South Africa: Water and Sanitation On Drop in Vaal Dam Water Levels

Theewaterskloof Dam, located on the Sonderend River and the largest source of water for Cape Town, during the height of the 'Day Zero' water crisis (file photo).
press release

The iconic Vaal Dam declined to record lows this week and is in stark contrast to its last year's levels amidst the few chances of rainfalls and sweltering weather conditions.

Even as the Vaal Dam persists to drop weekly, it is not at a point wherein the populous Gauteng faces prospects of a day zero. The Vaal Dam is part of 14 dams of the Integrated Vaal River System (IVRS), which continues to sustain it. Should a need arise for the dam to be replenished, other dams in the system such as the Sterkfontein and the Grootdraai will come in handy for that purpose.

Presently the Vaal Dam hovers at 29.1%, down from 30.2% last week. By contrast, during the same week last year, it was just below the 50% mark at 48.4%.

Likewise, the levels of the Bloemhof Dam decreased this week as it dropped sharply from last week's 86.2% to 82.0% this week. Nonetheless, the dam is extremely resilient on account that is has not been below the 80% mark for so time. During the same time in the preceding year it stood firm at 80.2%.

For the second week in a row, the reserve Sterkfontein Dam in the Free State remained at 94.3%. In the same week last year, the dam was lesser but still strong at 91.5%.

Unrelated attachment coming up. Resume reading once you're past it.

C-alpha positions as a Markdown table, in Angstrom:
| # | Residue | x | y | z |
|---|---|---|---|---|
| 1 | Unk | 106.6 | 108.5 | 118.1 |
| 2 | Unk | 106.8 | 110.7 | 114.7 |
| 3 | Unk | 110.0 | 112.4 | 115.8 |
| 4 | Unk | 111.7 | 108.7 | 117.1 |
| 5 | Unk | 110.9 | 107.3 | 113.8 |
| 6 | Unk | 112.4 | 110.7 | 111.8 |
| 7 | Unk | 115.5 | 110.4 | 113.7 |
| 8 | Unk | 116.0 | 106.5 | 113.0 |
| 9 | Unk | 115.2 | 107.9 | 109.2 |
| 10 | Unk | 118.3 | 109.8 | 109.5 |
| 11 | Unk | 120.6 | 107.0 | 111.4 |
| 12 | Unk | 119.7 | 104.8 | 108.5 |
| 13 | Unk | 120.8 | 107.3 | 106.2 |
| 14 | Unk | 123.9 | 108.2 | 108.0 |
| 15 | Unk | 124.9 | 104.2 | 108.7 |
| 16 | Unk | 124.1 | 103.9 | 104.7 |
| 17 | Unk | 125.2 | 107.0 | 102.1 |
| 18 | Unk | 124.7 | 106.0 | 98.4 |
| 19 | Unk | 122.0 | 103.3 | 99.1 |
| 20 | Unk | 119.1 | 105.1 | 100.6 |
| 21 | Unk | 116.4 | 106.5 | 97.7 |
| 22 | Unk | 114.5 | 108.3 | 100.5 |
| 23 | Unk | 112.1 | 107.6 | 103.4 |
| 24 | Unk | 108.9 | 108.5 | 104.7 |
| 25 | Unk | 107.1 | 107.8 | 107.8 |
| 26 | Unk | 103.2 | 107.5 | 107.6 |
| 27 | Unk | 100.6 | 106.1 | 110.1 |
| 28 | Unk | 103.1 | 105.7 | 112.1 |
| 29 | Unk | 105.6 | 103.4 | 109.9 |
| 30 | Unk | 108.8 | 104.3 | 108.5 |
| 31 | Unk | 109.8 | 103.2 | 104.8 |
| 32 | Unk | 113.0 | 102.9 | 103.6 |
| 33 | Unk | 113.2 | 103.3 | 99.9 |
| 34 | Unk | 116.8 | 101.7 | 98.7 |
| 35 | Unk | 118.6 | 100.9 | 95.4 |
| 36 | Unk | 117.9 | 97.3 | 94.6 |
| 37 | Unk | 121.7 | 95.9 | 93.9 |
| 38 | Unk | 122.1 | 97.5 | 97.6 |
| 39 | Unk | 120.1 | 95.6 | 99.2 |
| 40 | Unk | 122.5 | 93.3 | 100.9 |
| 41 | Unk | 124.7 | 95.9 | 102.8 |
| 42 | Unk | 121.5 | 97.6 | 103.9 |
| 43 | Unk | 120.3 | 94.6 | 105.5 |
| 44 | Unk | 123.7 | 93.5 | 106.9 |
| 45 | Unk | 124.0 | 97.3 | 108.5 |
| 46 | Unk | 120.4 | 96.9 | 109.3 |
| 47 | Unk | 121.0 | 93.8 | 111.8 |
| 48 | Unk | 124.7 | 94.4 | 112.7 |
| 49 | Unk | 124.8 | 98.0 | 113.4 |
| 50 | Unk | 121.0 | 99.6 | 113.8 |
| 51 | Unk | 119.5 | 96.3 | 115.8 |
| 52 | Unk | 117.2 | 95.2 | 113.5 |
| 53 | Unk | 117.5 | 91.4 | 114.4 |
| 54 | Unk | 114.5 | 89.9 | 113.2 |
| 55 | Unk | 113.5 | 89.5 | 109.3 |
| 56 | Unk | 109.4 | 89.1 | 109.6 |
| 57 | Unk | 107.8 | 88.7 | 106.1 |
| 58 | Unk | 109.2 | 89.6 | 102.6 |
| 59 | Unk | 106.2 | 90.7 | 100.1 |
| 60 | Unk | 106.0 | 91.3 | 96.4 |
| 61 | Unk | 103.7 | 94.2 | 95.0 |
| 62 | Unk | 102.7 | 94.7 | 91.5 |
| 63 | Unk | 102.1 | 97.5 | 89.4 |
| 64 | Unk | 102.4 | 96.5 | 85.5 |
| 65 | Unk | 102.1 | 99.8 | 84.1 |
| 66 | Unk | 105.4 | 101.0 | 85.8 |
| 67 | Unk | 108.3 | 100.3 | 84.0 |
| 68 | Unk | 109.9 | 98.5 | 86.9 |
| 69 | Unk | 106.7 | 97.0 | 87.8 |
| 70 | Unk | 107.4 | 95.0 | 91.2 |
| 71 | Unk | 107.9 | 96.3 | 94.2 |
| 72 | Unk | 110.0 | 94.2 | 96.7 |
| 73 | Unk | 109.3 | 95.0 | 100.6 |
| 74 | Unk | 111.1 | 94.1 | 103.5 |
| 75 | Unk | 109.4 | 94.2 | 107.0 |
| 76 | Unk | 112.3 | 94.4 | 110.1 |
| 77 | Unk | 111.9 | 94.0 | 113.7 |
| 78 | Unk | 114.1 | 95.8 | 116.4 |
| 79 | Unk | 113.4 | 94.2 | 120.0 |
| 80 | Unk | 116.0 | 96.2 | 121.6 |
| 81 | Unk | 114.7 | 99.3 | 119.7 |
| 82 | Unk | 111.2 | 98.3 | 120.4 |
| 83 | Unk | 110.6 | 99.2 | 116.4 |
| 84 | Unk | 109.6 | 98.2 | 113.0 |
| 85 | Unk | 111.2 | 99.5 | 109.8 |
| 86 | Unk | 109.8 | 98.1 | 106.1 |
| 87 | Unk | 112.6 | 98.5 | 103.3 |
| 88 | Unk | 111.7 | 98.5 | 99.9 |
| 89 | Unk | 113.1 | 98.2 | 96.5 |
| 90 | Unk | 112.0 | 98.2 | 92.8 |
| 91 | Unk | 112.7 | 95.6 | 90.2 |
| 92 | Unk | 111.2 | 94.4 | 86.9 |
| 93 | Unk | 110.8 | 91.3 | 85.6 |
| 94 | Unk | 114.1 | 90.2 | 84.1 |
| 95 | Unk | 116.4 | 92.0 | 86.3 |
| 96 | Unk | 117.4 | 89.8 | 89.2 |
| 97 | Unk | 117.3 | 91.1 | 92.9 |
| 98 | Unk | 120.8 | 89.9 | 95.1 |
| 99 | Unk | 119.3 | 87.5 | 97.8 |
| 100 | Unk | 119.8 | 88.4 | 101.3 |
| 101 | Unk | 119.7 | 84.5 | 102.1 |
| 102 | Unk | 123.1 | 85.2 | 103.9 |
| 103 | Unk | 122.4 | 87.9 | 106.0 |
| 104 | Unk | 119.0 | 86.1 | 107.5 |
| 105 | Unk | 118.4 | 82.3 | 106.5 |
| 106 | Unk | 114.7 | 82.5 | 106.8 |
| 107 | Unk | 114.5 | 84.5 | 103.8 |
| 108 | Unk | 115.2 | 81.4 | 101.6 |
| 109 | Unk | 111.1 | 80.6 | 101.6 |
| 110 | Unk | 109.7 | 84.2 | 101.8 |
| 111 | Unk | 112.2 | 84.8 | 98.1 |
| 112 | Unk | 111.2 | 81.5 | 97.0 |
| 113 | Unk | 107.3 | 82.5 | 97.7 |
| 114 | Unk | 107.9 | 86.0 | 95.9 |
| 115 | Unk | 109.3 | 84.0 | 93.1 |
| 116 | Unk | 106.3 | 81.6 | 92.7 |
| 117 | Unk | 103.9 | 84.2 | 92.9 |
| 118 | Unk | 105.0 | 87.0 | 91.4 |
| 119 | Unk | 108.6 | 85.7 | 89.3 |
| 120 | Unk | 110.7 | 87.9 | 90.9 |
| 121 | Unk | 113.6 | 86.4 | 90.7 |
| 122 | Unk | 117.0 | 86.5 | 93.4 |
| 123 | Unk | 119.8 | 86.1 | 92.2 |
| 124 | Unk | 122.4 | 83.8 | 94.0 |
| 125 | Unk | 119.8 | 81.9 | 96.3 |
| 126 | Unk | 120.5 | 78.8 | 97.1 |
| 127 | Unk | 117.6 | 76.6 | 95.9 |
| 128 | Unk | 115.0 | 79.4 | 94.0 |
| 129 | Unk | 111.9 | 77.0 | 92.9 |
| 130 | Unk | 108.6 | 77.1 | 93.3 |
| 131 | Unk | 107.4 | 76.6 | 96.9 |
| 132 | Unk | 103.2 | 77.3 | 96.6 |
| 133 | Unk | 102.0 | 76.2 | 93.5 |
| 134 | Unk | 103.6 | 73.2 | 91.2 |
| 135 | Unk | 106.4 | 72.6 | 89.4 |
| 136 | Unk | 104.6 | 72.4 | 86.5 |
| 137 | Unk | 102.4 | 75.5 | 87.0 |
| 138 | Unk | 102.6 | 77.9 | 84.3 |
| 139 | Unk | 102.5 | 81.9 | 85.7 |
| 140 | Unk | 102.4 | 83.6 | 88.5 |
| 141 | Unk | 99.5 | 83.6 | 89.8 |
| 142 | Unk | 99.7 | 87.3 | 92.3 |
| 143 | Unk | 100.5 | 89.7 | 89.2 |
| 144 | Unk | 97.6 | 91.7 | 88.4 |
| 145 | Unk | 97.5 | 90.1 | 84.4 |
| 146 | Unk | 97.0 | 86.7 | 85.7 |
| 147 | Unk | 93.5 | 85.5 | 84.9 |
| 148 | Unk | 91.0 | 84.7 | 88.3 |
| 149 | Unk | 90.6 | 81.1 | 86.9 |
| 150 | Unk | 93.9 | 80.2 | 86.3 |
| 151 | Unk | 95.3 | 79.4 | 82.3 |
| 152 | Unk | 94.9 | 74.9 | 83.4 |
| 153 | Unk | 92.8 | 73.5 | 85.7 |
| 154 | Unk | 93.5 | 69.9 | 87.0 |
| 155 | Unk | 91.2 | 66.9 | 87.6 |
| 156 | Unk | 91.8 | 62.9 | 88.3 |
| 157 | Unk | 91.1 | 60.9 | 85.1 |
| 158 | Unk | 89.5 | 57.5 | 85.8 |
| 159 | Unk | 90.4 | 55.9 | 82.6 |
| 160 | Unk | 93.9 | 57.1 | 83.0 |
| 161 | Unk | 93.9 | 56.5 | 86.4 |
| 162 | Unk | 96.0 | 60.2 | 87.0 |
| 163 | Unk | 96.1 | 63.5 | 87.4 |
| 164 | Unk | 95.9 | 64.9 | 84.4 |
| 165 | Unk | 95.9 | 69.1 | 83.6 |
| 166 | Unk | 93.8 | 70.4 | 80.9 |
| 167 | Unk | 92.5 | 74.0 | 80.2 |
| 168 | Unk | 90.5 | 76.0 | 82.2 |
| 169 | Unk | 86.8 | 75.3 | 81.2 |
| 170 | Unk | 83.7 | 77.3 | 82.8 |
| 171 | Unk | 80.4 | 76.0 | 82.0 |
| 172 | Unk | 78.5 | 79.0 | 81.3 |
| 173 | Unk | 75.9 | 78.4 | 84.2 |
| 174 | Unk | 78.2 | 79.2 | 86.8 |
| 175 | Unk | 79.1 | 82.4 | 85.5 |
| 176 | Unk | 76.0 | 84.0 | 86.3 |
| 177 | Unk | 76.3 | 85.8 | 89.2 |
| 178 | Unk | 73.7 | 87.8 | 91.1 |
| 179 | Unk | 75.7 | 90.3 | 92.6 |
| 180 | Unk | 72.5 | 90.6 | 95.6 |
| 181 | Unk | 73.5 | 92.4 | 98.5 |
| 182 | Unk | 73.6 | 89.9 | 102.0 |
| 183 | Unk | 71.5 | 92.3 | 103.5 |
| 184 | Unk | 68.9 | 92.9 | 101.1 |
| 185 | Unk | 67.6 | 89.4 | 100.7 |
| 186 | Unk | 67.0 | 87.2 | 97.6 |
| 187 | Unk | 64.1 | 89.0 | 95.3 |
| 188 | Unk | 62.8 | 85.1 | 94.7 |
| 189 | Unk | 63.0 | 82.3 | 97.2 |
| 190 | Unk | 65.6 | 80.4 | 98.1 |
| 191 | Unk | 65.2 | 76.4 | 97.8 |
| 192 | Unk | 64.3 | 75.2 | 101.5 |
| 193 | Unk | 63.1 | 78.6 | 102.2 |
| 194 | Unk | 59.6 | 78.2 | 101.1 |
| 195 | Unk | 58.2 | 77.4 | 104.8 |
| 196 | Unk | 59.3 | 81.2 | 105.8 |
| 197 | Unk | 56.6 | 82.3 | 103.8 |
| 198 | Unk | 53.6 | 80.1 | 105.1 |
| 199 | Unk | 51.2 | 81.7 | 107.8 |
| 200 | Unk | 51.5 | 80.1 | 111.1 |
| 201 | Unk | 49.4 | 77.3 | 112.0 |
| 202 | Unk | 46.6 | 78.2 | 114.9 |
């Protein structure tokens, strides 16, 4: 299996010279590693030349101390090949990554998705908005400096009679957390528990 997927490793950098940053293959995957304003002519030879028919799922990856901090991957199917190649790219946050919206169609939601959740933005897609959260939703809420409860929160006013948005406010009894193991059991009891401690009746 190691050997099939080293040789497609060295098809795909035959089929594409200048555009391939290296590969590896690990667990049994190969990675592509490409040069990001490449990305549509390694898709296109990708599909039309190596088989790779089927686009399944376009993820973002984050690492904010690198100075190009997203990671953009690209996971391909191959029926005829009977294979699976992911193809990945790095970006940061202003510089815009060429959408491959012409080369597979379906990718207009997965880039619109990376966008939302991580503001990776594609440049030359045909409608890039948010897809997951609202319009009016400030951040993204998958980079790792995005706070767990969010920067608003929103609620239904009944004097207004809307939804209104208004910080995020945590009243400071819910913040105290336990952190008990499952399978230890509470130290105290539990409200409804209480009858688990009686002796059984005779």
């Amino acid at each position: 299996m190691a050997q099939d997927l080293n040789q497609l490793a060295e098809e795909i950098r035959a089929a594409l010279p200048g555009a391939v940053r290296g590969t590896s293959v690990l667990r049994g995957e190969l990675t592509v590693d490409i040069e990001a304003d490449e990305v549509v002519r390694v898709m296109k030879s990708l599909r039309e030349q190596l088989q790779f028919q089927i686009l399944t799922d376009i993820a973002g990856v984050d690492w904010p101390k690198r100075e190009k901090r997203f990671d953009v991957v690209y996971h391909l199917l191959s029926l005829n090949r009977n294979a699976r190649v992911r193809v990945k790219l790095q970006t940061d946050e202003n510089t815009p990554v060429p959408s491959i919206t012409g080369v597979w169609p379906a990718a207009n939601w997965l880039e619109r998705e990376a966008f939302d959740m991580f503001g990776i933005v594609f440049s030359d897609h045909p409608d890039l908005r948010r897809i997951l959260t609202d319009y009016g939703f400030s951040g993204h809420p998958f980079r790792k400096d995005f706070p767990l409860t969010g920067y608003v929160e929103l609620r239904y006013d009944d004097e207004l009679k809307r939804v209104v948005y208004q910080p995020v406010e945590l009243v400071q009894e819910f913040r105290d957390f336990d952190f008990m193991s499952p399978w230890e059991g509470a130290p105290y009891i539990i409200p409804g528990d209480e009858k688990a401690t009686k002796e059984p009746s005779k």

Meanwhile, the Grootdraai Dam recorded a notch up this week after it remained unchanged at 75.9% for the past two consecutive weeks. This week the levels of the dam went up to 76.0% while last year at the same period it was in a stable state but comparatively lesser at 54.0%

One of the headaches of the IVRS is the Mohale Dam in Lesotho, which is racing down to unparalleled low levels despite remaining unchanged from last week's almost non-existent levels of 2.9%. In the comparative week last year, it stood higher 32.6%

Viewed in the same light as the Mohale Dam, the Katse Dam is in a quagmire as it drops week-on-week. However, this week it remains at 21.7% for the second subsequent week. The current levels are lower when compared to the 13.5% it recorded at the same time last year.

Instrumental in balancing the system, the Integrated Vaal River System (IVRS) saw a drop from 55.4% last week to 54.7% this week. These levels are not remotely placed to those of last year at the same time when seen in the context of the 59,9% at which the system stood.

Given present temperatures which give rise to a sweltering heatwave, the Department of Water and Sanitation in Gauteng appeals to water users to be proactive when it comes to water conservation and avoid wastages.

The Department warns that excessive usage of water could be detrimental to stabilising the system and acknowledges that water users hold a sway in keeping the system in a healthy state.

Accordingly, communities must cooperate with municipalities to ensure that they are better placed to detect and report needless water losses. The Department reiterates that Gauteng is not on the verge of experiencing water shortages but that there is a need to be cognisant that water resources are not infinite.

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